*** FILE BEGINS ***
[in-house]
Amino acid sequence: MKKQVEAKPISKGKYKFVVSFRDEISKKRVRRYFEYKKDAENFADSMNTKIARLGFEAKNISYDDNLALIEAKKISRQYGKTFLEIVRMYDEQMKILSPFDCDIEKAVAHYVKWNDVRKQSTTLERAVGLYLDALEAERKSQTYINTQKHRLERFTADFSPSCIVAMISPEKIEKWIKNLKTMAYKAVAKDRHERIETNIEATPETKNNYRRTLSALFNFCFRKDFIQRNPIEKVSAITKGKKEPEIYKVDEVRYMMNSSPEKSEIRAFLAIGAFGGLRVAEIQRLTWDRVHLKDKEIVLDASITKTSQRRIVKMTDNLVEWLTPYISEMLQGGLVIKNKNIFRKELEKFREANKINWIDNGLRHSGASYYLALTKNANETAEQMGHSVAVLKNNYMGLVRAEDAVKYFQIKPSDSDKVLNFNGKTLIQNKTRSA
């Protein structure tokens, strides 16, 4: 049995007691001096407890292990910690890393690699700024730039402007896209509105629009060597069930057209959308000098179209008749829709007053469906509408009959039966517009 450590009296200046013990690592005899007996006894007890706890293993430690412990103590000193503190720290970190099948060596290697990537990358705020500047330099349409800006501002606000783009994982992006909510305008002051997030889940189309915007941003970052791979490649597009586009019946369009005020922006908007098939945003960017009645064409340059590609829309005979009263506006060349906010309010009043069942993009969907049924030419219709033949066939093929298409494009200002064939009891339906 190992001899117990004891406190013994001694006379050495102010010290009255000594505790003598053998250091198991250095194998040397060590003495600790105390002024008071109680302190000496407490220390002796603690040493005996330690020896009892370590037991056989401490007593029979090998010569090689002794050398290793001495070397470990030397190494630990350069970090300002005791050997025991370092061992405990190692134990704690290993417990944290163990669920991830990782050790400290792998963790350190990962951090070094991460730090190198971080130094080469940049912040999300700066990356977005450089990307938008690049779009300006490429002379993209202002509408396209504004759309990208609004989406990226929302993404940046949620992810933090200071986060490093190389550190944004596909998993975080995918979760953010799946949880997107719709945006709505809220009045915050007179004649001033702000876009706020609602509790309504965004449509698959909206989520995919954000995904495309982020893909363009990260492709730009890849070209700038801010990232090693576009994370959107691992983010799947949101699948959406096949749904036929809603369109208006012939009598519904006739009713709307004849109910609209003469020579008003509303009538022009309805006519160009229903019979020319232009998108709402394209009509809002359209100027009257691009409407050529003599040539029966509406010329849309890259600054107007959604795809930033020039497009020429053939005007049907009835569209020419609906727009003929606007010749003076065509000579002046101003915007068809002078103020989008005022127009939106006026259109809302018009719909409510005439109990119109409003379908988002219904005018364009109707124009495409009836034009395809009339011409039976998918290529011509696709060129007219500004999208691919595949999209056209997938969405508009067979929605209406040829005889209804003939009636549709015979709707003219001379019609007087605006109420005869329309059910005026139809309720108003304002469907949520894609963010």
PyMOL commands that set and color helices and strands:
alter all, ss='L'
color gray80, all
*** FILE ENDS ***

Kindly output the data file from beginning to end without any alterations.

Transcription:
[in-house]
Amino acid sequence: MKKQVEAKPISKGKYKFVVSFRDEISKKRVRRYFEYKKDAENFADSMNTKIARLGFEAKNISYDDNLALIEAKKISRQYGKTFLEIVRMYDEQMKILSPFDCDIEKAVAHYVKWNDVRKQSTTLERAVGLYLDALEAERKSQTYINTQKHRLERFTADFSPSCIVAMISPEKIEKWIKNLKTMAYKAVAKDRHERIETNIEATPETKNNYRRTLSALFNFCFRKDFIQRNPIEKVSAITKGKKEPEIYKVDEVRYMMNSSPEKSEIRAFLAIGAFGGLRVAEIQRLTWDRVHLKDKEIVLDASITKTSQRRIVKMTDNLVEWLTPYISEMLQGGLVIKNKNIFRKELEKFREANKINWIDNGLRHSGASYYLALTKNANETAEQMGHSVAVLKNNYMGLVRAEDAVKYFQIKPSDSDKVLNFNGKTLIQNKTRSA
């Protein structure tokens, strides 16, 4: 049995007691001096407890292990910690890393690699700024730039402007896209509105629009060597069930057209959308000098179209008749829709007053469906509408009959039966517009 450590009296200046013990690592005899007996006894007890706890293993430690412990103590000193503190720290970190099948060596290697990537990358705020500047330099349409800006501002606000783009994982992006909510305008002051997030889940189309915007941003970052791979490649597009586009019946369009005020922006908007098939945003960017009645064409340059590609829309005979009263506006060349906010309010009043069942993009969907049924030419219709033949066939093929298409494009200002064939009891339906 190992001899117990004891406190013994001694006379050495102010010290009255000594505790003598053998250091198991250095194998040397060590003495600790105390002024008071109680302190000496407490220390002796603690040493005996330690020896009892370590037991056989401490007593029979090998010569090689002794050398290793001495070397470990030397190494630990350069970090300002005791050997025991370092061992405990190692134990704690290993417990944290163990669920991830990782050790400290792998963790350190990962951090070094991460730090190198971080130094080469940049912040999300700066990356977005450089990307938008690049779009300006490429002379993209202002509408396209504004759309990208609004989406990226929302993404940046949620992810933090200071986060490093190389550190944004596909998993975080995918979760953010799946949880997107719709945006709505809220009045915050007179004649001033702000876009706020609602509790309504965004449509698959909206989520995919954000995904495309982020893909363009990260492709730009890849070209700038801010990232090693576009994370959107691992983010799947949101699948959406096949749904036929809603369109208006012939009598519904006739009713709307004849109910609209003469020579008003509303009538022009309805006519160009229903019979020319232009998108709402394209009509809002359209100027009257691009409407050529003599040539029966509406010329849309890259600054107007959604795809930033020039497009020429053939005007049907009835569209020419609906727009003929606007010749003076065509000579002046101003915007068809002078103020989008005022127009939106006026259109809302018009719909409510005439109990119109409003379908988002219904005018364009109707124009495409009836034009395809009339011409039976998918290529011509696709060129007219500004999208691919595949999209056209997938969405508009067979929605209406040829005889209804003939009636549709015979709707003219001379019609007087605006109420005869329309059910005026139809309720108003304002469907949520894609963010």
PyMOL commands that set and color helices and strands:
alter all, ss='L'
color gray80, all